Bus 001 Device 007: ID 0403:601f Future Technology Devices International, Ltd

    With the LimeUSB:
    Bus 001 Device 007: ID 1d50:6108 OpenMoko, Inc.
      
  3. Run LimeQuickTest (with that capitalisation) from the command line.  That should give you some info about the device and whether it passes the basic tests. It may fail due to firmware version mismatch.

    Response with LimeSDR Mini:

    Tests pass.

    With LimeSDRUSB

    LimeQuickTest
    [ TESTING STARTED ]
    ->Start time: Mon Feb 11 14:34:49 2019

    Gateware version mismatch!
    Expected gateware version 2, revision 18
    But found version 257, revision 0
    Follow the FW and FPGA upgrade instructions:
    http://wiki.myriadrf.org/Lime_Suite#Flashing_images
    Or run update on the command line: LimeUtil --update

    (Then lots of fails)
     
  4. Run LimeUtil --make That will tell you what firmware and gateware version you have. The return should look something like this (but in a terminal): https://wiki.batc.org.uk/images/0/08/Lime_after_update.jpg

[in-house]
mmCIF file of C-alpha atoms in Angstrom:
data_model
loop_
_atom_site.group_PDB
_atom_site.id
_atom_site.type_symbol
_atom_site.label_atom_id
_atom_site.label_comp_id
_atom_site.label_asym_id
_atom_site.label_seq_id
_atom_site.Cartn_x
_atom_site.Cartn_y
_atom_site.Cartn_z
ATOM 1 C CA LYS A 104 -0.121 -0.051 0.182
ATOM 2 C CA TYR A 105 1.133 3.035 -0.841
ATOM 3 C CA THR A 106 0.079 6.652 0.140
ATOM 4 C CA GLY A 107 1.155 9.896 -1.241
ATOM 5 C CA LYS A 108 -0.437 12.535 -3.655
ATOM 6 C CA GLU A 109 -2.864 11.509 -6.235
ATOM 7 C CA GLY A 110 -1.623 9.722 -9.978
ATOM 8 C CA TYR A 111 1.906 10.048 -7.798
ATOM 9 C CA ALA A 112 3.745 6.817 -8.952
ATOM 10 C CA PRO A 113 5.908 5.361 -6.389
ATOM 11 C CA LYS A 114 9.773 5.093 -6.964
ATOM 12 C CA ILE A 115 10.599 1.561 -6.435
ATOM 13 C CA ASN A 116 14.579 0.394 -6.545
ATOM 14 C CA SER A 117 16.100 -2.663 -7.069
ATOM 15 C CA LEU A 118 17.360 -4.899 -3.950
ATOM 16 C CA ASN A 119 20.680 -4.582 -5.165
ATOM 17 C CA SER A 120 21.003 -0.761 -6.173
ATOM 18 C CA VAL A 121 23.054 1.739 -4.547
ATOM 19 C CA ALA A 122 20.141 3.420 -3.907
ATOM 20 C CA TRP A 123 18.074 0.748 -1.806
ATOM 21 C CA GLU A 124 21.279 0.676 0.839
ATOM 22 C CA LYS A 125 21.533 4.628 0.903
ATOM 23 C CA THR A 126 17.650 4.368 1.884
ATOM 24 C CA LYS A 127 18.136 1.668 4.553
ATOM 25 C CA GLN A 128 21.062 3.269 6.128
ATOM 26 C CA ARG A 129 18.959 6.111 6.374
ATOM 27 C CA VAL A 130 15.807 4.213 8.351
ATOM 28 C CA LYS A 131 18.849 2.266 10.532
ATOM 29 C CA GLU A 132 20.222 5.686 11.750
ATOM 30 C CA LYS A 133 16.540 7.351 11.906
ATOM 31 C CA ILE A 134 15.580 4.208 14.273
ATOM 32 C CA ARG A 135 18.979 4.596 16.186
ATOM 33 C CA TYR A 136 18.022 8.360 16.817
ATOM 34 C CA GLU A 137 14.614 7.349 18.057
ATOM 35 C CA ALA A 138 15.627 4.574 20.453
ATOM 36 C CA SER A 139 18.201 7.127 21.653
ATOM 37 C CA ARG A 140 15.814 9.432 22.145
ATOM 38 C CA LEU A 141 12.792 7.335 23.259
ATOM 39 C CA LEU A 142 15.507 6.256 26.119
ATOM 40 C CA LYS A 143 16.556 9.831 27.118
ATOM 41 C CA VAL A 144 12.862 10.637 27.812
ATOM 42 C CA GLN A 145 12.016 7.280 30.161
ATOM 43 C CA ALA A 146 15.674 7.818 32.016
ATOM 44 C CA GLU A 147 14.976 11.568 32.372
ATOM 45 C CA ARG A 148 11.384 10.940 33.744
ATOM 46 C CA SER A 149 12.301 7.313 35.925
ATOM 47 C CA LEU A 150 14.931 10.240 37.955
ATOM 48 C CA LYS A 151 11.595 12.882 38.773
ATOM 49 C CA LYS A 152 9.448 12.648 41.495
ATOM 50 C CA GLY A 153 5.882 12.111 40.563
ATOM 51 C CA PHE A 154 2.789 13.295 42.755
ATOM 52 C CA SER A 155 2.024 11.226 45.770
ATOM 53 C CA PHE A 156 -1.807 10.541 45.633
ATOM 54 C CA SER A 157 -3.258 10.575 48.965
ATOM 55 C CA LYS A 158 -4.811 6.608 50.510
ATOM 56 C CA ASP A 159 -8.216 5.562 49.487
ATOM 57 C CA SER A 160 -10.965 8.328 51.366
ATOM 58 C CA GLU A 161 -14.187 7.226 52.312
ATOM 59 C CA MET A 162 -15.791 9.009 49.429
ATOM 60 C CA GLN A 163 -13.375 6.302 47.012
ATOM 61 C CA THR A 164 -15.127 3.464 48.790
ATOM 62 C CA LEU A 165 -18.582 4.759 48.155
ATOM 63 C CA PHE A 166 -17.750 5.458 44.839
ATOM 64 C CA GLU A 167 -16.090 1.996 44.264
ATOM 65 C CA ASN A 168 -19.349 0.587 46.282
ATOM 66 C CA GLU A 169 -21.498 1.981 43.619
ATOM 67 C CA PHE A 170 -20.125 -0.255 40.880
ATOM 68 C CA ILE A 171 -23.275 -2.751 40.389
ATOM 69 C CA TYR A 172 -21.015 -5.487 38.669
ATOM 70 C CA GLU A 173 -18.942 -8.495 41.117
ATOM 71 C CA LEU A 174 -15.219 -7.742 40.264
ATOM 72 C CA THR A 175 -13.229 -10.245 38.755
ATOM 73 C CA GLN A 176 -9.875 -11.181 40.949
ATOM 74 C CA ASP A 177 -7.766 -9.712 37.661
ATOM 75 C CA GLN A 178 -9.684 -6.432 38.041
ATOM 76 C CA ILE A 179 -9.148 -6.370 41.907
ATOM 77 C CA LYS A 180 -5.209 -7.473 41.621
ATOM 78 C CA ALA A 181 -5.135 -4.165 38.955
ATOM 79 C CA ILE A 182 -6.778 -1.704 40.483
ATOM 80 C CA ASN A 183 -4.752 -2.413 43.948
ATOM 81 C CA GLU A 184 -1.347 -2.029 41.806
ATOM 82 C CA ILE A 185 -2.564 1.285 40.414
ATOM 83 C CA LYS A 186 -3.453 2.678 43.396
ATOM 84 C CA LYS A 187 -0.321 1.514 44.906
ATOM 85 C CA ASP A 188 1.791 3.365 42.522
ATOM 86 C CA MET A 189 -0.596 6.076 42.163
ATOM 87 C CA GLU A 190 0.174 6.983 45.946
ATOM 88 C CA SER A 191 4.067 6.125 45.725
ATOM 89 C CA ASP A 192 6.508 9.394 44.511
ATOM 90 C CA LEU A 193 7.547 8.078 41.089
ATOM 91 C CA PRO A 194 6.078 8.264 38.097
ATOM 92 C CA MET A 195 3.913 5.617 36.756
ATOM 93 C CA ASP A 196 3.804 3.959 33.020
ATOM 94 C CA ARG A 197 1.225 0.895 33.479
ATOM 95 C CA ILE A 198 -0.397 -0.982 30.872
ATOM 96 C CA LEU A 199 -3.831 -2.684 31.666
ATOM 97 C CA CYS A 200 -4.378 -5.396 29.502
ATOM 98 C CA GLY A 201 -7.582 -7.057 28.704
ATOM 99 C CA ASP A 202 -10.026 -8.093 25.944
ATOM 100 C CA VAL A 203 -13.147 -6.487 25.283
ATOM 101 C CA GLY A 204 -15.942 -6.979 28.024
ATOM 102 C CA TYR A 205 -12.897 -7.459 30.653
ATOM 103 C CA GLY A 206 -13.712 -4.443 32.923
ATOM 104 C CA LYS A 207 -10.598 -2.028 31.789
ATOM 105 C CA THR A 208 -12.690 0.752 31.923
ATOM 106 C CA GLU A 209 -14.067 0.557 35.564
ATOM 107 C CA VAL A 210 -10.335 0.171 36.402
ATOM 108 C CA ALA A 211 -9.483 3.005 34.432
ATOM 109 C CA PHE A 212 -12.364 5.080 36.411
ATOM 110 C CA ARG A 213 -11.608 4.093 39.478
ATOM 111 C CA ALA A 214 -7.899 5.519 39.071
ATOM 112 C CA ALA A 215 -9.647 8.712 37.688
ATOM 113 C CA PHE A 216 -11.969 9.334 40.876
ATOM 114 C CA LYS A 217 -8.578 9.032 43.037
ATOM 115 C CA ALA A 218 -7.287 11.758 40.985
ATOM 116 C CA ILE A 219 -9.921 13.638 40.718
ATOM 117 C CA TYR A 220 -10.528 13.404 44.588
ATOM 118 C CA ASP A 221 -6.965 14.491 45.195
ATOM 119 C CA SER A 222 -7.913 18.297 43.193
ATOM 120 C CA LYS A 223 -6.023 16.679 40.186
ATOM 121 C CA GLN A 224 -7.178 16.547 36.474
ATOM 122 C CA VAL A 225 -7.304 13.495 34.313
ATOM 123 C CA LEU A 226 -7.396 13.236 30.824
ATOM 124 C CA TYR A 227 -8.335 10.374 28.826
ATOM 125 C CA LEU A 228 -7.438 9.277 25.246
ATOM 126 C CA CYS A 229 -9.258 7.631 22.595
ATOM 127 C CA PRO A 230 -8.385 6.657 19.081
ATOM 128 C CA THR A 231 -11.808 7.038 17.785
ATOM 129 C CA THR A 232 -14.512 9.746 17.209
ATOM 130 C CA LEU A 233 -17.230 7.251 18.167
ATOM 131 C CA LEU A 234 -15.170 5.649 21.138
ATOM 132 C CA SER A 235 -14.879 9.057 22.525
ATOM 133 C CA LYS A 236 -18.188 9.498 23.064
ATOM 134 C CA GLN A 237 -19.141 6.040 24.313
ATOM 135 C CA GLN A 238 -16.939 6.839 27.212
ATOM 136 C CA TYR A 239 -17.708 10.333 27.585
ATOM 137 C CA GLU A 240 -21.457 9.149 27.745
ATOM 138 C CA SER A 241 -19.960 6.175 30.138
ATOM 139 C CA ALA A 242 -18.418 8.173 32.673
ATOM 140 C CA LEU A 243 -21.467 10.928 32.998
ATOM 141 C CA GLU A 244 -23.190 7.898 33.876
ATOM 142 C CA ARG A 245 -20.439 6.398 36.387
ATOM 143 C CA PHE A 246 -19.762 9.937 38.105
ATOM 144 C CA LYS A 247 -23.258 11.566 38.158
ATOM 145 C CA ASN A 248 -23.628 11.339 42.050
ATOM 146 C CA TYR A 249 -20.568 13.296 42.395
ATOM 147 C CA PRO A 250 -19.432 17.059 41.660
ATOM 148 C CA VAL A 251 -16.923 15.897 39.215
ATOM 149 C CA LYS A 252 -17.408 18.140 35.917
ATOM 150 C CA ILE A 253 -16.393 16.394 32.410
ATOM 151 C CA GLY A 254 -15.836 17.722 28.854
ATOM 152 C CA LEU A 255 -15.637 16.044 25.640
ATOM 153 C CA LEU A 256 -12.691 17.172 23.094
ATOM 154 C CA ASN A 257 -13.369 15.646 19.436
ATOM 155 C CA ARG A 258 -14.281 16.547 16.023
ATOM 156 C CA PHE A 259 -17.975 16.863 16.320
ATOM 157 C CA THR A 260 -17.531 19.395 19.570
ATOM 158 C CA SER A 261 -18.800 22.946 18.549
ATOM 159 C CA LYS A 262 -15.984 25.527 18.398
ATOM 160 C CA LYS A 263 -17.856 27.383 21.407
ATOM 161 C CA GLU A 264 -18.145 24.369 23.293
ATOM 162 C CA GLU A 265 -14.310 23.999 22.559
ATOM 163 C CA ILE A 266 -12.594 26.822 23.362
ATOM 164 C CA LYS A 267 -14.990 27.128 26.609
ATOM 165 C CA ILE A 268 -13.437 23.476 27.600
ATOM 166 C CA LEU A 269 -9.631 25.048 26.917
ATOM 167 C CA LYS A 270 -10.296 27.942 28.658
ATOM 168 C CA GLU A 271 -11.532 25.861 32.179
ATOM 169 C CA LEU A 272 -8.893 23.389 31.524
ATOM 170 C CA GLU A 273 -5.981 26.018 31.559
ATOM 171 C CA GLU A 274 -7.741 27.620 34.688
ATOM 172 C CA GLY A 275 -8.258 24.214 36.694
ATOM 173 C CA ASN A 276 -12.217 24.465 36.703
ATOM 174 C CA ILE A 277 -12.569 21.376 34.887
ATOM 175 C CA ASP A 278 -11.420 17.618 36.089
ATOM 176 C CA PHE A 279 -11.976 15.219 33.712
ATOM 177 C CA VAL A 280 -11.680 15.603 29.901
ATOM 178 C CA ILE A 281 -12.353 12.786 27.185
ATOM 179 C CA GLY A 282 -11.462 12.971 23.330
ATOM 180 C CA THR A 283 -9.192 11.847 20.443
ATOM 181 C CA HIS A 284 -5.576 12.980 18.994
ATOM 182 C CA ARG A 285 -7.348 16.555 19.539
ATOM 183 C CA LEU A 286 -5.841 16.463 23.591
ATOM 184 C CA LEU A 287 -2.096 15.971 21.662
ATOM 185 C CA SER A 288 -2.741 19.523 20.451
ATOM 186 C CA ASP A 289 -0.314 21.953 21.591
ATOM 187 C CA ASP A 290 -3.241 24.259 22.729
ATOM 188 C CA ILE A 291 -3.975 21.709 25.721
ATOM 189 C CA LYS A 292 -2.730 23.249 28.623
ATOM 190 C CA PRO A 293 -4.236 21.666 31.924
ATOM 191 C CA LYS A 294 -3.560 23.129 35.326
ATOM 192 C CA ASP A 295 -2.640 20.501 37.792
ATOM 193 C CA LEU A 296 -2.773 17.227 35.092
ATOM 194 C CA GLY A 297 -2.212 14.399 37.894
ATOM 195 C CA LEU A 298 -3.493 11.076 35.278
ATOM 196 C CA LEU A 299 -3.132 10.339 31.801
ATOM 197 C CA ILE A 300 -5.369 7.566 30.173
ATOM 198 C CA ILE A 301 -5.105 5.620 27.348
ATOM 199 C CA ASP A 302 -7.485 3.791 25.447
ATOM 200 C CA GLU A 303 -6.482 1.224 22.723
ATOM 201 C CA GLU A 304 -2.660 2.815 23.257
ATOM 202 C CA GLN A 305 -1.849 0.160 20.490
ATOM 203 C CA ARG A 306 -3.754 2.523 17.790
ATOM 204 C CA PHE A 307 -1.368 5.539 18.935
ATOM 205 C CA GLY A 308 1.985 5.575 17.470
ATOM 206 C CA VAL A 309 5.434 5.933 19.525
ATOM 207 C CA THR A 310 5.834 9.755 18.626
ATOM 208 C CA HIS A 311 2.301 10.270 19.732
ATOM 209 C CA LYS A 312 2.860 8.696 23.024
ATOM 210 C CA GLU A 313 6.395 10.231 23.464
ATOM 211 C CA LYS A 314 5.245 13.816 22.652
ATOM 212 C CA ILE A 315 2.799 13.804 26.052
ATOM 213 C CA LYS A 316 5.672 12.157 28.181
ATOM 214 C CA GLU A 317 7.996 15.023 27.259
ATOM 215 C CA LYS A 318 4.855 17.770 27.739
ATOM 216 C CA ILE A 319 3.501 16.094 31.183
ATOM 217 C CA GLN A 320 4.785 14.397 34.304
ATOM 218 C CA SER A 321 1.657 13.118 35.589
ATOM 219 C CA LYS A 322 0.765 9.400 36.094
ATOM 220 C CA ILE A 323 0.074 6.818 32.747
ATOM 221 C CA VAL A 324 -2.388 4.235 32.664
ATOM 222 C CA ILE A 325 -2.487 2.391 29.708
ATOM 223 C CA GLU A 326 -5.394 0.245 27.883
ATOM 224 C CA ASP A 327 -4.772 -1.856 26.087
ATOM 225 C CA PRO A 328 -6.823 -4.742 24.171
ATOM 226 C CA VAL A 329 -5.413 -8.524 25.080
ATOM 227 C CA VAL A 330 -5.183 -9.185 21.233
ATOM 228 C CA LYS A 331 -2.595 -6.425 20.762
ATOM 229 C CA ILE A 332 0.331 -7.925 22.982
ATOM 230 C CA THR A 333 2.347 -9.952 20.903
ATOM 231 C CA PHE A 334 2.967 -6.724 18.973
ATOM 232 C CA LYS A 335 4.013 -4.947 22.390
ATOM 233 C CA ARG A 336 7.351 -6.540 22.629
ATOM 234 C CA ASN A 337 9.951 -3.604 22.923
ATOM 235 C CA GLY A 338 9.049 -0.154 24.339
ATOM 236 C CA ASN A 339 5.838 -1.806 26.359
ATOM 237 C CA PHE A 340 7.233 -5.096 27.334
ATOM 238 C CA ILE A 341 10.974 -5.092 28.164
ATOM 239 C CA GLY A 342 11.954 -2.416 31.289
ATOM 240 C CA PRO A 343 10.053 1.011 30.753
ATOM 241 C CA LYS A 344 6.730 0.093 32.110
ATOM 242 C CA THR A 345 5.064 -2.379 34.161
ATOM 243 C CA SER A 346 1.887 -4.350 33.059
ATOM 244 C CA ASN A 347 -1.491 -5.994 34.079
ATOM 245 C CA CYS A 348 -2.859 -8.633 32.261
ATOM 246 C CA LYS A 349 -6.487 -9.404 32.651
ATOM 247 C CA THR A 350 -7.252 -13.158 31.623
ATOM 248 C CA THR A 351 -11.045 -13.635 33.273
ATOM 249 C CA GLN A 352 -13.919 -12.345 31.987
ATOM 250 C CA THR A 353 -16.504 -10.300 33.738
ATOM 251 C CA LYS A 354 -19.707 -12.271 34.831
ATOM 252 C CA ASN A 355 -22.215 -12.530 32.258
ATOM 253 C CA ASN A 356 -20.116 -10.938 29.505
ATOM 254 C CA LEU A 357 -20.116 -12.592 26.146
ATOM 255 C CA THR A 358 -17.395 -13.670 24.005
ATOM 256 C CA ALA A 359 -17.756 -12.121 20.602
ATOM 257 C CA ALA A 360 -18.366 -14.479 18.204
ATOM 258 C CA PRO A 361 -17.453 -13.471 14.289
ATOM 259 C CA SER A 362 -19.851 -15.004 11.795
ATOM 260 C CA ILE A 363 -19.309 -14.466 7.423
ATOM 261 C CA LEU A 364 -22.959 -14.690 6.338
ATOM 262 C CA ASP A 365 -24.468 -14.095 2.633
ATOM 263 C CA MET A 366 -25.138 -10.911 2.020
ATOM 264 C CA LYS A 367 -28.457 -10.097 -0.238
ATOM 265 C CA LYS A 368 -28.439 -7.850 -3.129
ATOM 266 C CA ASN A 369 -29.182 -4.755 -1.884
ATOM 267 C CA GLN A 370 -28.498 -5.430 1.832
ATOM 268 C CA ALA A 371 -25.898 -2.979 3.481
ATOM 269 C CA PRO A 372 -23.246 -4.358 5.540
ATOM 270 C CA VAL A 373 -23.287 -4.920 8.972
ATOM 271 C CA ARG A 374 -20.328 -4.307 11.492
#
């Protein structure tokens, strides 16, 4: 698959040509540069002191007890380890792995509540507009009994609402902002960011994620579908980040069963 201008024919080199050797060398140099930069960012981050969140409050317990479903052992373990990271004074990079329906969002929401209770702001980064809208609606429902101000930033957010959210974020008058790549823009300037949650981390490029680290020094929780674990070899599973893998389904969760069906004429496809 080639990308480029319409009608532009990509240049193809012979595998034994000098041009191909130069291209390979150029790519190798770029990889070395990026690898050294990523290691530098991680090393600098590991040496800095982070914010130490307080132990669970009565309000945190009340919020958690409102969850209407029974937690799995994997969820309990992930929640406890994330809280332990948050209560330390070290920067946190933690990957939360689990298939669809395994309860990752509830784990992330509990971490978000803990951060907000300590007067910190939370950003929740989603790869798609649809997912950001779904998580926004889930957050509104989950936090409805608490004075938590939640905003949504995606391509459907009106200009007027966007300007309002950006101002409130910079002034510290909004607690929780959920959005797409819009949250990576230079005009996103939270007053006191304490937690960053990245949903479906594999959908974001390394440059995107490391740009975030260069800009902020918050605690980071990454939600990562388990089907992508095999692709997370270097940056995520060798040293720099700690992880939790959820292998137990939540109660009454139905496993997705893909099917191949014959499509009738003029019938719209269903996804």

Make device
    Device name: LimeSDR-Mini
    Expansion name: UNSUPPORTED
    Firmware version: 5
    Hardware version: 1
    Protocol version: 1
    Gateware version: 1
    Gateware revision: 27
    Gateware target: LimeSDR-Mini
    Serial number: 0x1d394122d0e9d0
    Free connection... OK
      
  5. To upgrade the software you can run LimeUtil --update After that check with LimeUtil --make that the version info is exactly as the image.  Hardware version will probably be 1 not 2.
      
  6. If you need to downgrade you can run LimeUtil --force --update
      
  7. If all is well, you can go to back to the whiptail menu and select option 2, configure output and then Option 3 Output Mode. Use the arrow keays to move the cursor down to Lime Mini, press the space bar to select it and then press enter.
     
  8. If you simply press enter from the main screen, the LimeSDR should transmit on the selected frequency with the all the selected settings.
     

Configuring the Portsdown software for transmission